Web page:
This year, the lead-up to Banned Books Week in the young adult blogosphere was the attempt to have Laurie Halse Anderson’s Speak, Sarah Ockler’s Twenty Boy Summer, and Kurt Vonnegut’s Slaughterhouse-Five removed from a school in Missouri. (Anderson also has a followup post.)

Now this is very much your typical book challenge of the sort recorded by the ALA’s Office of Intellectual Freedom. Someone gets upset that high school students are reading about sex and swear words and, using media-savvy, raises a huge stink. Nothing too unusual in the annals of book challenges.

But it got me thinking again, perhaps because Speak is one of my favorite books, perhaps because the description of it by the objector (“soft porn”) was so ridiculous, perhaps because I work in what is half a school library.

It’s easy to dismiss school libraries as, well, different. They’re serving a specific population. Their collection all has to “support the curriculum.” But I don’t think that we, as librarians, should take that view. As Justice Abe Fortas wrote in Tinker v. Des Moines, “[i]t can hardly be argued that either students or teachers shed their constitutional rights to freedom of speech or expression at the schoolhouse gate.” Nor should they lose their right to read freely. And so many of the books that are challenged in schools deal with topics students want and need to know about. Students with same sex parents, teens questioning their own sexual orientation, young people who’ve been abused or assaulted — people don’t write books about these things to be prescriptive. They write about them because they happen. And reading about them happening is one way that those who’ve experienced those things can learn to deal with them, and one way those who have not can have their eyes opened to them.

I want to talk about a lot of things related to censorship and freedom of information, from government information and free law to the embargoes and copyright agreements and astronomical prices that often keep scholars from accessing their own work. But I still want to talk, as I so often do, about that kid lurking in the stacks, looking for something that just might change her life.

alone at the library

I spent hours of my youth at the public library. Hours and hours. Sometimes I went just to check out books, but more often than not I went just to spend time there. The Iowa City Public Library had record players and CD players you could use, and I’d flip through the albums (I first listened to the Beatles at the library), pick out a stack, and set up at a record player, put on the headphones, and read or do my homework or just daydream. I loved it there because it was the only place I ever went where people left me alone.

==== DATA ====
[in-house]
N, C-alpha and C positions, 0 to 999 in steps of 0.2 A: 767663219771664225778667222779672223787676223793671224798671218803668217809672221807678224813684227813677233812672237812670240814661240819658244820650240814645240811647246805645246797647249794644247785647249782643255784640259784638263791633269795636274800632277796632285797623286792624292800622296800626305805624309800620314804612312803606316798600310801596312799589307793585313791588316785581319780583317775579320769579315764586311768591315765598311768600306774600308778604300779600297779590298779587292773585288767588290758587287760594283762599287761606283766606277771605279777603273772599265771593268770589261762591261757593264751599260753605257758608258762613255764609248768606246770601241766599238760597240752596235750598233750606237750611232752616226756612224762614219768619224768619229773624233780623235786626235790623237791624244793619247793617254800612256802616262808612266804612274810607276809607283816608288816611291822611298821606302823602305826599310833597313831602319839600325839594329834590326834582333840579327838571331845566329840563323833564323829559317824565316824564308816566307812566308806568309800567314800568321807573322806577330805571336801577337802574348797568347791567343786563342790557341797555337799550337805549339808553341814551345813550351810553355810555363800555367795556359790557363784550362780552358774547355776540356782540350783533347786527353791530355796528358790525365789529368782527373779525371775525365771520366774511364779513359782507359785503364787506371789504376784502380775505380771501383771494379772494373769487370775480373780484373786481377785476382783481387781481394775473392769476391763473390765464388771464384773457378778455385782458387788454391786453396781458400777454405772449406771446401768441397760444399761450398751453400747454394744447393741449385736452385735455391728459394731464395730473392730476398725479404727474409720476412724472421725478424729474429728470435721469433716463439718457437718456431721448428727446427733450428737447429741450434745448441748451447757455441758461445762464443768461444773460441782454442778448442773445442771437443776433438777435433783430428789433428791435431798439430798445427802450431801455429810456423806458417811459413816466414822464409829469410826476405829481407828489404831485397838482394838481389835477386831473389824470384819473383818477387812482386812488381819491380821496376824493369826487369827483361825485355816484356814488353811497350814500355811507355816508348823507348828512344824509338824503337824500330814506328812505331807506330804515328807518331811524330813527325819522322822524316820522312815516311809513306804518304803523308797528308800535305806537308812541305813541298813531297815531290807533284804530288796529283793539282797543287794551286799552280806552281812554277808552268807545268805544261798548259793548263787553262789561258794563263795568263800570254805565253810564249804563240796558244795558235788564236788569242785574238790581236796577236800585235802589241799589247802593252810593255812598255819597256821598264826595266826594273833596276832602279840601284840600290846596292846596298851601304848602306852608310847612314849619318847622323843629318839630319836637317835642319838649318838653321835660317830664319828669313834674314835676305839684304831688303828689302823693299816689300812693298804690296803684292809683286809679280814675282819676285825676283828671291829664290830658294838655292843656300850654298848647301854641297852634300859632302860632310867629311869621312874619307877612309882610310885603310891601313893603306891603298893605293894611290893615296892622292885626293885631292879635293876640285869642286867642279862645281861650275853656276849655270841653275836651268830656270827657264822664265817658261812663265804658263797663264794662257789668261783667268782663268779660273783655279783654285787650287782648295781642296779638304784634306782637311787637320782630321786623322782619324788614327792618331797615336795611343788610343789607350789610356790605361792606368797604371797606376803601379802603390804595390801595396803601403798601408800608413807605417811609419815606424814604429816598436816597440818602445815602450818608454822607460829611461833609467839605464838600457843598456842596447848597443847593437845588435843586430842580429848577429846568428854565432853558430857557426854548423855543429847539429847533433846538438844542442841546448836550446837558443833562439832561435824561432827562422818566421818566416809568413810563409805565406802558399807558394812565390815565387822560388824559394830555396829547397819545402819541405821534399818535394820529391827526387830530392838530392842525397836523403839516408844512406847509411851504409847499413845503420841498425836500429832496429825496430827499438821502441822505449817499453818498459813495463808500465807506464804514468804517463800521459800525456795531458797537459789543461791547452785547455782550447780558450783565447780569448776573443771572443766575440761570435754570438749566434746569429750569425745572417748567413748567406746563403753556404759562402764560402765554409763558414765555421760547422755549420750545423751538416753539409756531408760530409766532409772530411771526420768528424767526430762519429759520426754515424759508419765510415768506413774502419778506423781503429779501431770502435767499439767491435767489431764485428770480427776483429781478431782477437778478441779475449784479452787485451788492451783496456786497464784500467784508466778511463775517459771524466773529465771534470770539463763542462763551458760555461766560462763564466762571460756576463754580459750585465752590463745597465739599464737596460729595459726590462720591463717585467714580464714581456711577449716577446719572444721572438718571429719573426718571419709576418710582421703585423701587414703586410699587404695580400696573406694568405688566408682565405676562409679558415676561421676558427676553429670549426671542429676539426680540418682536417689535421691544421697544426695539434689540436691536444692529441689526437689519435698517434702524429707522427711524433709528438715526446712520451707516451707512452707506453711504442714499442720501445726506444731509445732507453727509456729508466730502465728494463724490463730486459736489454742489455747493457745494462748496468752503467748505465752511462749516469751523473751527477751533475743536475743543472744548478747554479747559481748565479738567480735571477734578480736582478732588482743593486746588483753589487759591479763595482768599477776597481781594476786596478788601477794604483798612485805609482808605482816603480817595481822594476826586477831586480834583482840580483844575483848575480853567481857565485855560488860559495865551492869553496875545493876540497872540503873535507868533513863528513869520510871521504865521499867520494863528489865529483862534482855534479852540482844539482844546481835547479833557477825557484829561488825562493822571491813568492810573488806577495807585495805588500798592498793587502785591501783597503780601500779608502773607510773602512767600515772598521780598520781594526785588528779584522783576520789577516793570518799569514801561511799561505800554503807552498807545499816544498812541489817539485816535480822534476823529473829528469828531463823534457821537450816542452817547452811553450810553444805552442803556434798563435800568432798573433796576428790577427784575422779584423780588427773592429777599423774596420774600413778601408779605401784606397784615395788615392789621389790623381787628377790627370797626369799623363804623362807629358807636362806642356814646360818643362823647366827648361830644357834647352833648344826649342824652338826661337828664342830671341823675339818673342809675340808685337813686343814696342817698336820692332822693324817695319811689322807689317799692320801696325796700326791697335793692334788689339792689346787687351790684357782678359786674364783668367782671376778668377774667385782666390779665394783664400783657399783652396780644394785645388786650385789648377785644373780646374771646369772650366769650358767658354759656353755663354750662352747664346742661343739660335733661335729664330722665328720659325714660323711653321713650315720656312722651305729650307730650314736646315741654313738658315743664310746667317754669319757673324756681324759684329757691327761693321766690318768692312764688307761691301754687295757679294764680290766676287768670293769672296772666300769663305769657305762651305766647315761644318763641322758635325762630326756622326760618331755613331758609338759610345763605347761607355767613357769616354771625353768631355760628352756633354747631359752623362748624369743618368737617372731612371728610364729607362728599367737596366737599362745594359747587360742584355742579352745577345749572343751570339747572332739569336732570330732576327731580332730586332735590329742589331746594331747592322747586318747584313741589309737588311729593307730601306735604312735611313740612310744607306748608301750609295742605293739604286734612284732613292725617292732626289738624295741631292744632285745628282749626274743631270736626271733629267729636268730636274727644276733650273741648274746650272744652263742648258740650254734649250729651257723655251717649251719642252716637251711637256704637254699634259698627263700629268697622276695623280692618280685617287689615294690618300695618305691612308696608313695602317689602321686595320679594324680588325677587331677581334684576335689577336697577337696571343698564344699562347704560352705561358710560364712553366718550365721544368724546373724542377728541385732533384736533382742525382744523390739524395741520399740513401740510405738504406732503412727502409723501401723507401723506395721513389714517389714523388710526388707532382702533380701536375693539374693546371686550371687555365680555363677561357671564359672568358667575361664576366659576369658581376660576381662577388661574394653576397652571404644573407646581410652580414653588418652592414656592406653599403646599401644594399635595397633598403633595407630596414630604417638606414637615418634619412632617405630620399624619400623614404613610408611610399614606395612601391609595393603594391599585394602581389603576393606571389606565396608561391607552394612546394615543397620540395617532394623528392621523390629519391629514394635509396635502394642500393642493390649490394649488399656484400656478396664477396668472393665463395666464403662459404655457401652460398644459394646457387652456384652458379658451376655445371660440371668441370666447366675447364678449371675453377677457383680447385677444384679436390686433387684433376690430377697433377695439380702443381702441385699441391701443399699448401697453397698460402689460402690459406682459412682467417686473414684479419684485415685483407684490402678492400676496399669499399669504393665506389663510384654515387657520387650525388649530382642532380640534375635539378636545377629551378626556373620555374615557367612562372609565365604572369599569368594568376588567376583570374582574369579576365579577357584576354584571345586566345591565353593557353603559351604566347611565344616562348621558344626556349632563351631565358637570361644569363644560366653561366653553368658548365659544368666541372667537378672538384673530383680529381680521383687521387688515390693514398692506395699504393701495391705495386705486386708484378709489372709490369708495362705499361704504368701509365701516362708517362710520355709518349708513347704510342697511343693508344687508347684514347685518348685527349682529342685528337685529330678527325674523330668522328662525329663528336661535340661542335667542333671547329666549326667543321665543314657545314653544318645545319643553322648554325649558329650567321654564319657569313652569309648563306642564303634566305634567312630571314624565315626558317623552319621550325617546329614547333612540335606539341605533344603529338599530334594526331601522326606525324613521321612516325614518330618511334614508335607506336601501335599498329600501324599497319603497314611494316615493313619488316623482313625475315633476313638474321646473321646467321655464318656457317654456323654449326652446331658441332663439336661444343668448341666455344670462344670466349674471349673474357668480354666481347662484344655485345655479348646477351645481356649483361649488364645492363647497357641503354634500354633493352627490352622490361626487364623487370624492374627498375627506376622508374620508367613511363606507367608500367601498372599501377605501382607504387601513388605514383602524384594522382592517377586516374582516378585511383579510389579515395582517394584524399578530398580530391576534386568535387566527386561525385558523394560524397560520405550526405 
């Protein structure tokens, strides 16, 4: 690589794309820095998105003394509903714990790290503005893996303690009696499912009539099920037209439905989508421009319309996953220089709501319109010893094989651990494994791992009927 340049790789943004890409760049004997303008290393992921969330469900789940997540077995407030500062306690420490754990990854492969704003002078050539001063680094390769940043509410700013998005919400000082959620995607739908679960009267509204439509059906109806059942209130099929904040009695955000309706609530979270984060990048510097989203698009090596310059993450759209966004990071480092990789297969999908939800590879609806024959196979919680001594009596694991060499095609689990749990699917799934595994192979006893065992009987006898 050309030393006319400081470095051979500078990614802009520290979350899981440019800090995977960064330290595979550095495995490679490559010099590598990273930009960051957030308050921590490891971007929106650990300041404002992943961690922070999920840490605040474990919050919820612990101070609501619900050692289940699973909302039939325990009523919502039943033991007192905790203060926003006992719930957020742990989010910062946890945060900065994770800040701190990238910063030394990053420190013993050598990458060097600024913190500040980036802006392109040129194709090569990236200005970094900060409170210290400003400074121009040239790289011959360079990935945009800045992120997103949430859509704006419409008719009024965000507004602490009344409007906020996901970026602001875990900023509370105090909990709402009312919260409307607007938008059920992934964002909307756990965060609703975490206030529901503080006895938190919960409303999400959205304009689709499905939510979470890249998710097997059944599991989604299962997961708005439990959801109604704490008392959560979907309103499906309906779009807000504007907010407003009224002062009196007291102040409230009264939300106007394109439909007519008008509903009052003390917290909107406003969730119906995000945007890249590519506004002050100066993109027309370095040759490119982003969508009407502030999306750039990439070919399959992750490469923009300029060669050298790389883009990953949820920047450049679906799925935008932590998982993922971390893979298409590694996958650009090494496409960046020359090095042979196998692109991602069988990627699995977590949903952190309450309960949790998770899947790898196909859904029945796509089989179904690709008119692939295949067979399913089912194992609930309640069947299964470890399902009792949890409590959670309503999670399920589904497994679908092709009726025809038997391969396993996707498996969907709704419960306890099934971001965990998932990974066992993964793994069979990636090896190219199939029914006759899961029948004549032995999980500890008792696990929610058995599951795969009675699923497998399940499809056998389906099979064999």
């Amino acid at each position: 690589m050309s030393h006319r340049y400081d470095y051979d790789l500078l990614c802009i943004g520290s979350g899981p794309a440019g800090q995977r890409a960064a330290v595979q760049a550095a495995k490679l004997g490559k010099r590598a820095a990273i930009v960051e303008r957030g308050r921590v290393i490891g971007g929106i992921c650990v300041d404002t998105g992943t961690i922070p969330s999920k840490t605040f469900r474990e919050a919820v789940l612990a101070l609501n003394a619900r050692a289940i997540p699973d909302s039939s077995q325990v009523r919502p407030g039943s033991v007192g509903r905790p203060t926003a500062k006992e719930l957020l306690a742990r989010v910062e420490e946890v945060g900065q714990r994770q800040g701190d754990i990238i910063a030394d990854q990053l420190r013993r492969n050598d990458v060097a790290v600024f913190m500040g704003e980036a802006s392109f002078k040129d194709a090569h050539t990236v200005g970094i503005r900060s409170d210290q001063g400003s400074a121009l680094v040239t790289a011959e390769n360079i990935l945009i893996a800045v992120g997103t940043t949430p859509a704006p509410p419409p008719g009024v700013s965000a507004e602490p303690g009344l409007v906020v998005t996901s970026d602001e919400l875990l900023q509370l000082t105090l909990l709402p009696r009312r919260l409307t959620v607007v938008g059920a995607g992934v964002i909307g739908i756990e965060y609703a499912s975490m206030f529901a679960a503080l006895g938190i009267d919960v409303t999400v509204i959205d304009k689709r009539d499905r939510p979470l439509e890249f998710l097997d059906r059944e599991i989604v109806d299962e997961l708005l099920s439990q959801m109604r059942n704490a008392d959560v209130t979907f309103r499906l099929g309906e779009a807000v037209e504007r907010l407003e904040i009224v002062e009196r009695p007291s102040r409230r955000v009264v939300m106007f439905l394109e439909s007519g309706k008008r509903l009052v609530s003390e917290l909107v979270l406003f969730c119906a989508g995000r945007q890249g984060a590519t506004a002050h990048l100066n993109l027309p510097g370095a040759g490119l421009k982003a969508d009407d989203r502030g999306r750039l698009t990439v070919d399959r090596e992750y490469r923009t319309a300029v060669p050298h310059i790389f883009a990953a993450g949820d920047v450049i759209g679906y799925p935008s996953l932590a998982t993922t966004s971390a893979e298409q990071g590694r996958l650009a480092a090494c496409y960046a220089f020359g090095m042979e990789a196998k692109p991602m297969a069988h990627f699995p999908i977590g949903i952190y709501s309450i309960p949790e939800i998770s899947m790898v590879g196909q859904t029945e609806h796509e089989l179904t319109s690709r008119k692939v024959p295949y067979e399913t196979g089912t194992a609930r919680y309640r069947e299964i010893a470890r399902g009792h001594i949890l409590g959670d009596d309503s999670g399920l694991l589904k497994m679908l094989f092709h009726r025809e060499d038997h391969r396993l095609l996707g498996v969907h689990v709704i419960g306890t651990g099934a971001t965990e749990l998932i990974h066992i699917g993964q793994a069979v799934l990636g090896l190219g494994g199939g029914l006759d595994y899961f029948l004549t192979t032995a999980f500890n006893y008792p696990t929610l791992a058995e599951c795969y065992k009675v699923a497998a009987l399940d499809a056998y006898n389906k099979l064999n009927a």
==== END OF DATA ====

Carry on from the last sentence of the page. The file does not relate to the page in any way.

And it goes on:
At school, one was usually supposed to be doing something in particular place, and if you were out of that place, or doing something else, you got in trouble. Stores are notoriously hostile toward teenagers, and of course they want you to buy things. I hate buying things. If I wanted company, I’d go to UAY or, if the weather was good, to the ped mall down town, but when I wanted to be left alone, I went to the library.

Aaron has a short jibe about How to Be Alone, a video that’s been making the rounds on YouTube and that suggests the library as a good place to go to be alone. “Not exactly what we’re going for, eh?” he asks. Commenters on the post beg to differ, and I do too.

Oh, I know building community is important. I know gate counts are important, and program attendance statistics are important, and Facebook fans are important, and people getting to know their librarians and their neighbors is important, and people creating content is important, and all that stuff is important. But every time I hear someone talking about how we need to make libraries more popular and not just places for nerds, every time I hear people talking about programming like it’s the most important and perhaps only thing we do, or should do, for teens, a little part of me wonders what place there is in that library for the fifteen year old me, the girl who just wanted listen to records and wander the stacks and look at old magazines and, well, be left alone?

I also fell in love with Jonathan Franzen while reading his book How to Be Alone, which is about a lot of things, but mostly it’s about reading and thinking and exploring ideas and following the paths of your own particular mind — things that are rightfully solitary pursuits. Some of the greatest things I have ever done have been groups and with groups. But not all of them.

“The first thing books teach you,” Franzen says, “is how to be alone.”